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A Daughter, A Peacemaker

Dear Kaleid Ladies,

“Blessed are the peacemakers, for they will be called children of God.” Matthew 5:9

This fall at Kaleid we are looking through our “See the City” lens. This lens can feel a bit abstract to those of us who live in Atlanta. After all, it’s a huge city. We live our actual lives in a very small part of it. Those of us who live here likely didn’t grow up here. Those of us who work in the actual “city” probably don’t live in the actual city. Those of us who ponder how to see Atlanta’s complexities might spend two hours in traffic on 285 or in a security line at Hartsfield-Jackson or getting lost in (our city) on the way to a child’s athletic event on the other side of our “town” (read “outsized metropolis”) and throw up our mental hands in surrender. What would seeing our city even look like? And how would it be empowering as we follow Jesus everyday?


We understand. Our kids play soccer in Marietta, too, and we can’t figure out whether the construction on the top end is actually going to end in our grandchildren’s lifetimes, either.

What does this have to do with peacemaking?

If you were with us last week, we talked about postures and practices. We all know folks who are peacekeepers, and we all know folks who are peacemakers. In fact, we have probably all been both of those things as well.

To stick with our silly Atlanta analogies, peacekeeping might look like choosing not to give dirty looks to the person who cut us off in traffic and waiting until they can’t see us to growl in frustration. Peacemaking might look like taking the time to empathetically imagine ourselves into their frustration or acknowledging our own and letting God meet us there, helping us carry whatever need or desire is behind it.

Peacemaking is about deeper connection. With others. With ourselves. With our context. Connecting with God’s grace and strength and relying on it to carry us through hard conversations, challenging connections, difficult emotions. Through peacemaking, we are called home to our place as God’s daughters, in God’s house, at God’s table. It is only as we follow Jesus, coming home to God, that we can securely walk toward healing in the harder parts of relationships with ourselves, others, and our world.


Back to Atlanta. Our city is marked by a long and painful (and often hopeful, too) racial history. Atlanta is roughly 50% black and 40% white. Racial pain and division and struggle and work are woven into our fabric. At Kaleid we desire to learn how to be peacemakers—God’s daughters who humbly listen, understand, and move toward peace in the complicated undercurrent of race our city.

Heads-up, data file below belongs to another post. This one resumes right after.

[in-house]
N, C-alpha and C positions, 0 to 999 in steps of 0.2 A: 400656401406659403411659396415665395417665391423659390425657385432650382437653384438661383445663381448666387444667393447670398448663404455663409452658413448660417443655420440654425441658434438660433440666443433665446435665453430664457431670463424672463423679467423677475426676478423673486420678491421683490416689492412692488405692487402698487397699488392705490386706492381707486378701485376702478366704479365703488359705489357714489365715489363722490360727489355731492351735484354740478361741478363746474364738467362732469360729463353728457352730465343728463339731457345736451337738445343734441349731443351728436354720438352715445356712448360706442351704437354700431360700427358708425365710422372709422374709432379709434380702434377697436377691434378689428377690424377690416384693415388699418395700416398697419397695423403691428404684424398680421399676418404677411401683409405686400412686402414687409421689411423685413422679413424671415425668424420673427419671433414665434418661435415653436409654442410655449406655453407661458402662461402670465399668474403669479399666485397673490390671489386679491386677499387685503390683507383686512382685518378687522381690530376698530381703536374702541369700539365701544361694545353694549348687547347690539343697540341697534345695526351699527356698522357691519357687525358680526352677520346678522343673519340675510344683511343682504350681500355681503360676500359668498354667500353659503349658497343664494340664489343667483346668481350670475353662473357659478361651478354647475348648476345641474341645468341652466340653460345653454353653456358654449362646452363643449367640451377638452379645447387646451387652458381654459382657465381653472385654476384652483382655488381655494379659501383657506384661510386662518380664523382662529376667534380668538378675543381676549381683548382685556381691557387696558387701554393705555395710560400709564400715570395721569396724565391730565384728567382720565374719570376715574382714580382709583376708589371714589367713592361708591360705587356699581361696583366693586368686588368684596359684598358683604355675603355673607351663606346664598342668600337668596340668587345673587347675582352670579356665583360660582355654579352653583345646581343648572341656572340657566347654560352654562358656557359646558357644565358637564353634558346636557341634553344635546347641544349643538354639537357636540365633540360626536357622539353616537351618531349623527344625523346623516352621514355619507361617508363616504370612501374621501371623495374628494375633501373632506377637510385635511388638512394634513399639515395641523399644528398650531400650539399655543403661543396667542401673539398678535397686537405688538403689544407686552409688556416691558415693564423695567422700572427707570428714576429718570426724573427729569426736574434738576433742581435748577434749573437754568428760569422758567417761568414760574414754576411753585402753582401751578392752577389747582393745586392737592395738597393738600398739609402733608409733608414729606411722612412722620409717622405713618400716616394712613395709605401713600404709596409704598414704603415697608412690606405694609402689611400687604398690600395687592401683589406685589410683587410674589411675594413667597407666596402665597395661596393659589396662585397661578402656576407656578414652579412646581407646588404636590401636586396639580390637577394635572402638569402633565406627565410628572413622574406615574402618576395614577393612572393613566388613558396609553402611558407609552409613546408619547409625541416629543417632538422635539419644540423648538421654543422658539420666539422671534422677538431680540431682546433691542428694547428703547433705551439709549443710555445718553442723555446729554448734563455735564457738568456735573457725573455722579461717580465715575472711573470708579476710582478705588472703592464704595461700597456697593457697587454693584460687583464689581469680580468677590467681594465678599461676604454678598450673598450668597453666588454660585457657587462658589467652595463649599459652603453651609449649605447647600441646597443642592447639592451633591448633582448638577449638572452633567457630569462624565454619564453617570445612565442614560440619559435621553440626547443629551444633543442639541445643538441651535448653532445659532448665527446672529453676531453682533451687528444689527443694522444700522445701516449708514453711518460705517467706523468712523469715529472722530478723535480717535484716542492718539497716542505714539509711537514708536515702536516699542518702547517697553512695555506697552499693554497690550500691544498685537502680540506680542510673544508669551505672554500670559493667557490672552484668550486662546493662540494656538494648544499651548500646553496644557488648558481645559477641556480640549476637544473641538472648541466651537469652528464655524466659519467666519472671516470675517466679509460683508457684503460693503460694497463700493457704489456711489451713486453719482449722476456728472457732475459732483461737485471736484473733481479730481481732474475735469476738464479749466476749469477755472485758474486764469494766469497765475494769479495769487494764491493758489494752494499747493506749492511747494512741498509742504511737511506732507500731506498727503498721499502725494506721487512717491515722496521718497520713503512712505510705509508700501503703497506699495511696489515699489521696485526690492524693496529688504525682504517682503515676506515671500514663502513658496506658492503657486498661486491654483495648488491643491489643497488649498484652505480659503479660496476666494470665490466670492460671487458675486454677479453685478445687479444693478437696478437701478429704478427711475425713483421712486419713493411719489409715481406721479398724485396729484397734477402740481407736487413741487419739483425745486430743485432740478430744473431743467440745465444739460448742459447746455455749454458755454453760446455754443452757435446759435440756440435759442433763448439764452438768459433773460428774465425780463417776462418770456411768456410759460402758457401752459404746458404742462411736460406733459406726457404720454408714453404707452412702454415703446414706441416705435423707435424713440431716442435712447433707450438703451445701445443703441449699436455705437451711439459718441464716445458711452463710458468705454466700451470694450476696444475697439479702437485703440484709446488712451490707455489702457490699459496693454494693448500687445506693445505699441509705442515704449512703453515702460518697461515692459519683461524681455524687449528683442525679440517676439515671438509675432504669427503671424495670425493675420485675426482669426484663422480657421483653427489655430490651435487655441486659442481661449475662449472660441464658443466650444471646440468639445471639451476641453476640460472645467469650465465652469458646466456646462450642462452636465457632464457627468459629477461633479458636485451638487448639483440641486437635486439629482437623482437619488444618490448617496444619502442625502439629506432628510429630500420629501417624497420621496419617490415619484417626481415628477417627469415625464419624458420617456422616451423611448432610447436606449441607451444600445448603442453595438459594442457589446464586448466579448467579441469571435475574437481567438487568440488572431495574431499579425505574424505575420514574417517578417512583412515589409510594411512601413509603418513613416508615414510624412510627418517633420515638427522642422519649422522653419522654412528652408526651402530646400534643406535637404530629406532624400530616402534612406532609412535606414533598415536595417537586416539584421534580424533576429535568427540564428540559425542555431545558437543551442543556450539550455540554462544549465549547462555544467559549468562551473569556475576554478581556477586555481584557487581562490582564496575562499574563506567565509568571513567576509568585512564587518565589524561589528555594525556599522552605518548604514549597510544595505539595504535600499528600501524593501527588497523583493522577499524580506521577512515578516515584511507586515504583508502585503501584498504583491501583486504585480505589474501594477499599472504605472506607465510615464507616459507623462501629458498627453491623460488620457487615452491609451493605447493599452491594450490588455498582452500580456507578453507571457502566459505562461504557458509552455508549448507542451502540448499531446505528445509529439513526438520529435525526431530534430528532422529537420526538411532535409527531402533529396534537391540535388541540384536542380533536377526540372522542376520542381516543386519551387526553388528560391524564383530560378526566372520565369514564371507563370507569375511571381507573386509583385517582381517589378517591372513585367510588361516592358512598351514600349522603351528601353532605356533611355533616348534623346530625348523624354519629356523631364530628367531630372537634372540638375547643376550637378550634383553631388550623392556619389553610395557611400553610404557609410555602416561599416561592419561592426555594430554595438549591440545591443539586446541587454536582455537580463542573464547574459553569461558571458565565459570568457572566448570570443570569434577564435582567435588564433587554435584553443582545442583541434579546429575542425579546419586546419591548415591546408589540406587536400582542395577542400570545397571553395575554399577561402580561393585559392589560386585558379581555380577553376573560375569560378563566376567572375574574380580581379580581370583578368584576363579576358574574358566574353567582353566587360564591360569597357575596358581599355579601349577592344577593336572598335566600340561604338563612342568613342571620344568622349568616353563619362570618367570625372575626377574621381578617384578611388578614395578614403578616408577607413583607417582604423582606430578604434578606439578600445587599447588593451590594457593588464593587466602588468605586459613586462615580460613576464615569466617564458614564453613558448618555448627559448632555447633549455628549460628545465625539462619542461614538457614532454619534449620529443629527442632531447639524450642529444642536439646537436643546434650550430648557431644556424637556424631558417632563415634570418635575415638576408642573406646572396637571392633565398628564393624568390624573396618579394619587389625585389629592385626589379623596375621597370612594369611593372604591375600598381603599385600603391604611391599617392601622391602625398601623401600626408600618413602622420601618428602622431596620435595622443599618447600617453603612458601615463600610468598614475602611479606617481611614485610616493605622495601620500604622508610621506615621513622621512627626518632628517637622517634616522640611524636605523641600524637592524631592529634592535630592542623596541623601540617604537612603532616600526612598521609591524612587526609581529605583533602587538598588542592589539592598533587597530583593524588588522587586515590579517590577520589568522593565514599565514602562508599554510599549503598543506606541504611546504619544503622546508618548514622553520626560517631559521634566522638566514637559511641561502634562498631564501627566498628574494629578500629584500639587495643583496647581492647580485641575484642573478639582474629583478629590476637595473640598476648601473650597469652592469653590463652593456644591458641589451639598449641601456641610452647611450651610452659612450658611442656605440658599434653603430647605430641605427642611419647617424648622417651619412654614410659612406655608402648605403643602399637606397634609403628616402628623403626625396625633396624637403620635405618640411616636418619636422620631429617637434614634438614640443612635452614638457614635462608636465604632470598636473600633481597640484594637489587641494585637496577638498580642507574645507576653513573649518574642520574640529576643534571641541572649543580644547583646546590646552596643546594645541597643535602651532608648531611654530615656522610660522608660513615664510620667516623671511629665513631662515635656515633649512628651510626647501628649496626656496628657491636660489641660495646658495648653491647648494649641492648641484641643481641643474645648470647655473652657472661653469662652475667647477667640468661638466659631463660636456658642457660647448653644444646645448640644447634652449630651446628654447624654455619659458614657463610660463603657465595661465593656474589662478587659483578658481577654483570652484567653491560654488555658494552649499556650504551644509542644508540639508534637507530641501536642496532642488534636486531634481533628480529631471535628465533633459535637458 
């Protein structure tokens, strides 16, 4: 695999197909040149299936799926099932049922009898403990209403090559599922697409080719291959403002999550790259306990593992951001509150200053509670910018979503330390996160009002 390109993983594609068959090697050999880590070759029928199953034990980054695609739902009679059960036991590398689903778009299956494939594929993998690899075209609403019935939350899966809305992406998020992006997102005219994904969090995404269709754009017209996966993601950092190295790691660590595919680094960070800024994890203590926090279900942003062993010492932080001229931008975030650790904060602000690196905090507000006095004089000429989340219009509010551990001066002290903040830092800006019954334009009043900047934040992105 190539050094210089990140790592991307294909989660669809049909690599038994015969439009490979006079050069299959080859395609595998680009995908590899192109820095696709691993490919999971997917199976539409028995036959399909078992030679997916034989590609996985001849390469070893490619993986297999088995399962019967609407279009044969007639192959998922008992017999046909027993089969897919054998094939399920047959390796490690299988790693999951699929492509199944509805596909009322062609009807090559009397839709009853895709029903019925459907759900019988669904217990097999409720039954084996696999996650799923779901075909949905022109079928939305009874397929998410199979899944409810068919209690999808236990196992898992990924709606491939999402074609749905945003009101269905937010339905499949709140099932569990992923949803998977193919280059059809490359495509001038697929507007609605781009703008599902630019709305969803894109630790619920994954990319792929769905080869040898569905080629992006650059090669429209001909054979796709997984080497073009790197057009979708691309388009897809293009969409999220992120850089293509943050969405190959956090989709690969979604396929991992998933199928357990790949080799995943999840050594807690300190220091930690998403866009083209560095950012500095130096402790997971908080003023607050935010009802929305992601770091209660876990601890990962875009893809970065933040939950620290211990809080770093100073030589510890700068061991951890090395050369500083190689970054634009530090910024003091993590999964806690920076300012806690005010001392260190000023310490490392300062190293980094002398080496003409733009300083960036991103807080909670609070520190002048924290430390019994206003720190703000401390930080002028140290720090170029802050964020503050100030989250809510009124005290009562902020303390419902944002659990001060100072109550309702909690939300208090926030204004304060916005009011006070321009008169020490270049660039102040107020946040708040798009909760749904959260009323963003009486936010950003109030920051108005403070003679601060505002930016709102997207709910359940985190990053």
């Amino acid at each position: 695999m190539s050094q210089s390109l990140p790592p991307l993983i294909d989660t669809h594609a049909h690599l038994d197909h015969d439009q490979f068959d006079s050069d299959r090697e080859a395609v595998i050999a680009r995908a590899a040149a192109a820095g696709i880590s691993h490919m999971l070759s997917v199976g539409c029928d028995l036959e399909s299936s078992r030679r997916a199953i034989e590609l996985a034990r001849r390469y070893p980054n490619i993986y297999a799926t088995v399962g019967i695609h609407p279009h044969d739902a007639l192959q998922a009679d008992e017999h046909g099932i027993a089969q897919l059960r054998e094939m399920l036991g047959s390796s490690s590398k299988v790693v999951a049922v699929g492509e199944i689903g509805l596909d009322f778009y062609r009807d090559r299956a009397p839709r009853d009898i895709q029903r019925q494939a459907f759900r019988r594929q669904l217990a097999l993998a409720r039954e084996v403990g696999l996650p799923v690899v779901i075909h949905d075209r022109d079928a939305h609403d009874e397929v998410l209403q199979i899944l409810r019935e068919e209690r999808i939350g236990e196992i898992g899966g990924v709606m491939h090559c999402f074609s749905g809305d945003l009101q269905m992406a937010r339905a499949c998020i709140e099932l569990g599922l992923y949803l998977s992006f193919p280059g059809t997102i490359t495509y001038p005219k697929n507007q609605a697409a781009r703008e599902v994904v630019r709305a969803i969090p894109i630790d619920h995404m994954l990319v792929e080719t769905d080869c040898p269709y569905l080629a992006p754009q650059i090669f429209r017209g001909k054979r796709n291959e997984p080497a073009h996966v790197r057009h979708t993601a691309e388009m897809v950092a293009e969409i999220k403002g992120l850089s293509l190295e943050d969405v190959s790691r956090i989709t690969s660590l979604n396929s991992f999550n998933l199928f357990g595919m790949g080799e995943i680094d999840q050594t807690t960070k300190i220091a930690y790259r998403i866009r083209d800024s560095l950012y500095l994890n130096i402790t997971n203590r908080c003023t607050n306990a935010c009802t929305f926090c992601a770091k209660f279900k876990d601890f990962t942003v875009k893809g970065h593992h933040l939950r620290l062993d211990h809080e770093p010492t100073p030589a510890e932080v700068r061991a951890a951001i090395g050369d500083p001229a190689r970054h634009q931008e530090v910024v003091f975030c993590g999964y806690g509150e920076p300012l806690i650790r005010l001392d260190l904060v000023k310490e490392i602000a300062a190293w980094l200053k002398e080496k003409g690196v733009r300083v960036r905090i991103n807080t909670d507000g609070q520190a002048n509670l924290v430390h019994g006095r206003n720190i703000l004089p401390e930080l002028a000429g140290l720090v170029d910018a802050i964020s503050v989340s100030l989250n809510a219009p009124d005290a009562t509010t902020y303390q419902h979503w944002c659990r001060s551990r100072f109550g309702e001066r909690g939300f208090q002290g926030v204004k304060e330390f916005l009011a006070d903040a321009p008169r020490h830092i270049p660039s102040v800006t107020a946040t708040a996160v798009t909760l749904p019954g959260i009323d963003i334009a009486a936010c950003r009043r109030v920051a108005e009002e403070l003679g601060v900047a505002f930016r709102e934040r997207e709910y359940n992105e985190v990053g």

We know we aren’t going to solve the big problem. But we also know that our city will always call us into relationships with people and encounters with places where racism is part of the backdrop, and we want to enter those places with humility and courage. As daughters of the One who delights in diversity and reconciles all things, we want to follow Jesus by practicing peacemaking.

Questions for today…

Where is there peace to be made in your life? How does being God’s daughter offer strength for a step in that peacemaking work today?

What does your day in Atlanta hold? Is there something on your schedule that is also an invitation to peacemaking or to allowing God to make peace in your life?

We’d love to have you join us for our book club on September 11th and 25th on Osheta Moore’s book dear white peacemakers. She says, “I’m here to be your honest Black friend, your cheerleader, your companion, your sounding board. As I process how I’ve come to terms with my calling to practice peace as a Black woman, I hope the Holy Spirit meets you and inspires you, as a white person, to be a peacemaker for anti-racism. I hope you know that here you are loved and wanted.” We look forward to learning from Osheta and one another during our evenings together!


We love you and we are grateful for you!

The Kaleid Team



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